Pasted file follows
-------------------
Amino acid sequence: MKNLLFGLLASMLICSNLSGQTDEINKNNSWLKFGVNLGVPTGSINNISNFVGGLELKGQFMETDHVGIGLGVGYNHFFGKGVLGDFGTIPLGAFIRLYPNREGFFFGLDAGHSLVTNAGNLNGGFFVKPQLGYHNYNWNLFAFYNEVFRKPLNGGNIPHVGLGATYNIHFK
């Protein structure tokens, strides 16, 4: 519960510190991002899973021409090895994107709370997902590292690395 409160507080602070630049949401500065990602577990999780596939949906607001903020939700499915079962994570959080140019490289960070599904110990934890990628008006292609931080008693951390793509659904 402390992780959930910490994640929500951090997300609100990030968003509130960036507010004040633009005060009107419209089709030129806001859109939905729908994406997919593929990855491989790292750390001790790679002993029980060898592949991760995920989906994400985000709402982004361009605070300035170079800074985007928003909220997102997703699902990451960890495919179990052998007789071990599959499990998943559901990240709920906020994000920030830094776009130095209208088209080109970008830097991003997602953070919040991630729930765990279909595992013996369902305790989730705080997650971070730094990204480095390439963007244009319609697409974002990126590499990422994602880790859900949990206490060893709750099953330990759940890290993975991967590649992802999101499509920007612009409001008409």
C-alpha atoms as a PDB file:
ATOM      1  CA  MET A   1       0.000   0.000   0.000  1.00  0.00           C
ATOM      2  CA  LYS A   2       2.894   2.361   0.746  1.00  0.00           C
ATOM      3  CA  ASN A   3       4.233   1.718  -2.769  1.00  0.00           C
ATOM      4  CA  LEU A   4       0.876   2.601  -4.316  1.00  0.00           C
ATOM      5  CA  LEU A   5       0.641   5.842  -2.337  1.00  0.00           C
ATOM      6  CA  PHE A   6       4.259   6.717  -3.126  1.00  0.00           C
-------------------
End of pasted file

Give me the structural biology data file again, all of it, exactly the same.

Amino acid sequence: MKNLLFGLLASMLICSNLSGQTDEINKNNSWLKFGVNLGVPTGSINNISNFVGGLELKGQFMETDHVGIGLGVGYNHFFGKGVLGDFGTIPLGAFIRLYPNREGFFFGLDAGHSLVTNAGNLNGGFFVKPQLGYHNYNWNLFAFYNEVFRKPLNGGNIPHVGLGATYNIHFK
């Protein structure tokens, strides 16, 4: 519960510190991002899973021409090895994107709370997902590292690395 409160507080602070630049949401500065990602577990999780596939949906607001903020939700499915079962994570959080140019490289960070599904110990934890990628008006292609931080008693951390793509659904 402390992780959930910490994640929500951090997300609100990030968003509130960036507010004040633009005060009107419209089709030129806001859109939905729908994406997919593929990855491989790292750390001790790679002993029980060898592949991760995920989906994400985000709402982004361009605070300035170079800074985007928003909220997102997703699902990451960890495919179990052998007789071990599959499990998943559901990240709920906020994000920030830094776009130095209208088209080109970008830097991003997602953070919040991630729930765990279909595992013996369902305790989730705080997650971070730094990204480095390439963007244009319609697409974002990126590499990422994602880790859900949990206490060893709750099953330990759940890290993975991967590649992802999101499509920007612009409001008409």
C-alpha atoms as a PDB file:
ATOM      1  CA  MET A   1       0.000   0.000   0.000  1.00  0.00           C
ATOM      2  CA  LYS A   2       2.894   2.361   0.746  1.00  0.00           C
ATOM      3  CA  ASN A   3       4.233   1.718  -2.769  1.00  0.00           C
ATOM      4  CA  LEU A   4       0.876   2.601  -4.316  1.00  0.00           C
ATOM      5  CA  LEU A   5       0.641   5.842  -2.337  1.00  0.00           C
ATOM      6  CA  PHE A   6       4.259   6.717  -3.126  1.00  0.00           C